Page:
"It’s a bit of a surprise that there was that degree of uncertainty," David Deptula, a retired Air Force three-star general who was the chief of staff for the service’s Intelligence, Surveillance, and Reconnaissance headquarters, told Foreign Policy.
Drone operators typically feed pictures to intelligence analysts on the ground who could use them to determine roughly how many people are in an area under surveillance — and, in this case, how many might be leaving. Most ISR aircraft can discern between a couple of thousand people or tens of thousands of people, said Deptula, now the dean of the Mitchell Institute for Aerospace Studies in Arlington, Virginia.
"It’s pretty straightforward: You survey the region that you’re interested in over a period of time, then you count the number of people who are there," he said. "It’s not rocket science."
It’s possible that if intelligence analysts saw the refugees fleeing the mountaintop, defense officials would not tell the public for fear of making those civilians targets. However, the Pentagon did not hint that it was aware of any migration until the reconnaissance team landed on Sinjar.
Karwan Zebari, a representative of the Kurdistan Regional Government in Washington, said upwards of 40,000 people were stranded at one point.
He said 240,000 people fled Sinjar and its surrounding towns, with roughly 200,000 finding immediate safe haven in Iraqi Kurdistan. The rest fled to Mount Sinjar, a range of peaks stretching roughly 45 miles.
Some Kurdish Peshmerga forces, who were able to repel Islamic State militants with the help of U.S. airstrikes, were among the stranded civilians.
Starting about three to four days ago, thousands of the Yazidis began finding safe passage by briefly escaping into Syria and then crossing back into Iraqi Kurdistan via the Semalka/Peshkabour border crossing. The trek is roughly 25 miles. Some families walked up to 15 hours a day to make it to safety, Zebari said.
According to the U.N. refugee agency, people are arriving in Syria weak and traumatized.
"Their feet are covered in blisters, having spent days on Mount Sinjar in searing temperatures without food, water or shelter after fleeing for their lives, then walking many hours — in some cases days — to find safety," according to a statement from the U.N.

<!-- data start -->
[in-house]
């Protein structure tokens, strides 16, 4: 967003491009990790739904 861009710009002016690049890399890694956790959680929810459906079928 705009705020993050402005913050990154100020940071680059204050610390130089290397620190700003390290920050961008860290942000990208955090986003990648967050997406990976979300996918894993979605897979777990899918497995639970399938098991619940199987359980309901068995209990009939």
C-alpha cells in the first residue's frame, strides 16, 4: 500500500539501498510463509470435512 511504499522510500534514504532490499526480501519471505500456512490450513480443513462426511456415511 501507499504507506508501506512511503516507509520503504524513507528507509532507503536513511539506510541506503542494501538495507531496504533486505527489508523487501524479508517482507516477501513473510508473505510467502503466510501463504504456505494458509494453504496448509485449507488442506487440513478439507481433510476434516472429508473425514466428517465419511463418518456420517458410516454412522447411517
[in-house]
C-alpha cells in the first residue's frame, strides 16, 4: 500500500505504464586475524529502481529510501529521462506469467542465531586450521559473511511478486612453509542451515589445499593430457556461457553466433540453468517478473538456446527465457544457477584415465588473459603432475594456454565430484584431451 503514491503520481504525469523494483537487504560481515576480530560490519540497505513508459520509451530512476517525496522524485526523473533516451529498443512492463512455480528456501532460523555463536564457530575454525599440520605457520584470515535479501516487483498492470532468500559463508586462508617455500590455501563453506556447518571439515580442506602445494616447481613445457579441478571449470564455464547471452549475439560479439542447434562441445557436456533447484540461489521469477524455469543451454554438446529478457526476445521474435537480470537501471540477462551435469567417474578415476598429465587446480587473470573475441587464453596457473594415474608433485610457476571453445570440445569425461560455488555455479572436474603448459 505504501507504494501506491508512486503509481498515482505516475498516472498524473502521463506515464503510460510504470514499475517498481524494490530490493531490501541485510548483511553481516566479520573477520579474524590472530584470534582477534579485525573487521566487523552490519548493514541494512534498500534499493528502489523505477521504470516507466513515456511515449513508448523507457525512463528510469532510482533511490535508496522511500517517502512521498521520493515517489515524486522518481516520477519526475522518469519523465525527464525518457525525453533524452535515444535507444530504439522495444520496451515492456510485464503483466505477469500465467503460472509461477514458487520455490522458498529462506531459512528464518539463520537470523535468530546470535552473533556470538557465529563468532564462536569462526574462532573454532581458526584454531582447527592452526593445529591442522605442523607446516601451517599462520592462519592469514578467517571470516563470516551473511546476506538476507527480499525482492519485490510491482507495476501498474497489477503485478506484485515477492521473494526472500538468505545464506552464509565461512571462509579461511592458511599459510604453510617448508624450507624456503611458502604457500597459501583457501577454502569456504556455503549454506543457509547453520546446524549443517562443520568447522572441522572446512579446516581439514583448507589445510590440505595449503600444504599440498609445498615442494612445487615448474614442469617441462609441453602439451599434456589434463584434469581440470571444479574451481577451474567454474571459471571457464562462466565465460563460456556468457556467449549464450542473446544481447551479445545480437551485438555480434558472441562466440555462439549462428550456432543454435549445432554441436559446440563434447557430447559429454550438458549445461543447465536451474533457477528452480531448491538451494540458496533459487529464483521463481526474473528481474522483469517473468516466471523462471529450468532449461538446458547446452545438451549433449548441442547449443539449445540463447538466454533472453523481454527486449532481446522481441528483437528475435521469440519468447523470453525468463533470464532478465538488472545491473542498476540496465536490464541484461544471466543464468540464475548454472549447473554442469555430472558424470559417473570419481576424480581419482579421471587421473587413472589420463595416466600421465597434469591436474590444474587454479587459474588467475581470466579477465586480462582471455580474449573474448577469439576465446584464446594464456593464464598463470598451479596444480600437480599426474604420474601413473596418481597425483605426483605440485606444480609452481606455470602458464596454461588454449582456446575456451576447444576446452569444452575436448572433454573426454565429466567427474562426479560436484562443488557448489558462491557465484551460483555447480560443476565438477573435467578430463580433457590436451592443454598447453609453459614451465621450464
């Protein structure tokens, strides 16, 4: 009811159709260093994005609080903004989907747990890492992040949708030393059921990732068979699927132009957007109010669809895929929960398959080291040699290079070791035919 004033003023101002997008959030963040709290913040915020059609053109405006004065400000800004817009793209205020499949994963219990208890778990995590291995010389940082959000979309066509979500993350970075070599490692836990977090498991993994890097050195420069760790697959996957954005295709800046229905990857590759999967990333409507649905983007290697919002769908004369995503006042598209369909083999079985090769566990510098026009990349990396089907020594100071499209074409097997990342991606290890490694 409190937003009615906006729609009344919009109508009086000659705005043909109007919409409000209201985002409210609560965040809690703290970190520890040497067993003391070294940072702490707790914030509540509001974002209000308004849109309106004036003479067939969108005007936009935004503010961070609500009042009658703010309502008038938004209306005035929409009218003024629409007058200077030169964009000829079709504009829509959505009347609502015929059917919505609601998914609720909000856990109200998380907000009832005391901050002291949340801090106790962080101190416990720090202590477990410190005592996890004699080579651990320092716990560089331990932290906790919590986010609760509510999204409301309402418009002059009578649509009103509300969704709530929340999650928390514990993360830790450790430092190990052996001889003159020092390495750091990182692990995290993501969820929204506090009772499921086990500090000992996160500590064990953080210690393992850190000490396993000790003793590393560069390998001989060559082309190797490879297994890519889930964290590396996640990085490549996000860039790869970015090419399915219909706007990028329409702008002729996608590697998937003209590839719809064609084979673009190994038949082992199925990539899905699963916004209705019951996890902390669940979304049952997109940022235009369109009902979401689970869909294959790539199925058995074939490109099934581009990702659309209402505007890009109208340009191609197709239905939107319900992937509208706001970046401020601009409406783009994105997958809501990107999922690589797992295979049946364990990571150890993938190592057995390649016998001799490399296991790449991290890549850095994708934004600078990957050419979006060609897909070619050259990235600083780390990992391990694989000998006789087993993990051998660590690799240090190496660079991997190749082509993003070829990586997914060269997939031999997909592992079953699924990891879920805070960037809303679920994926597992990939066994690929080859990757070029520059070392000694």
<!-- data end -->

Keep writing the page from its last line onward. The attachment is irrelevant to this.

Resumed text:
Mirza Ismail, the head of the Yazidi Human Rights Organization, a network of Yazidi groups in the United States and Canada, has spoken to the decamping Yazidis by cellphone. U.S. airstrikes were crucial to keeping advancing Sunni militants at bay while his countrymen escaped, he said. "Authorizing airstrikes and sending humanitarian aid saved thousands and thousands of Yazidis."
However, Ismail disputed the statement made by Obama on Thursday that "the situation on the mountain has greatly improved," and that there were fewer stranded Yazidis than many anticipated.
"We need more help," he said, estimating that thousands of Yazidis remained stranded on Mount Sinjar — a view bolstered by Kurdish officials who spoke with the Washington Post.
From the moment President Barack Obama announced the mission to help save the Yazidis stranded on the mountain, his administration seemed unsure about how many people were trapped up there.
"Thousands — perhaps tens of thousands — are now hiding high up on the mountain, with little but the clothes on their backs," the president said Aug. 7.
Four days later, on Monday, the number remained up in the air. At the Pentagon, Lt. Gen. William Mayville said he’d seen a range of numbers. "I’ve seen reports of numbers in the thousands, and I’ve seen reports in the numbers of tens of thousands."
He added that an on-the-ground assessment would be needed before the military could recommend the next steps to be taken.
On Wednesday, White House spokesman Ben Rhodes said the White House was looking at options for an evacuation mission, including using U.S. military aircraft to deploying ground troops to help establish a safety corridor.
As for how many people were still on the mountain, he also kept it vague, saying, "We believe that some number of thousands of people have been able to escape from the mountain, but not in a safe enough way and to a safe enough space that we’re confident that the remaining people who are trapped there can get off."
Later that night, everything seemed to have changed. The Pentagon announced that its team had assessed that there were far fewer Yazidis on Mount Sinjar than previously feared.
The president ruled out the need for an evacuation plan.
Still, Kirby left the option open of future humanitarian airdrops if needed, and emphasized that the threat from the Islamic State was far from eliminated. "It’s not like we’re sitting here just breathing a sigh of relief now because everything is better — or things look to be better on Mount Sinjar."
John Hudson and Yochi Dreazen contributed to this report.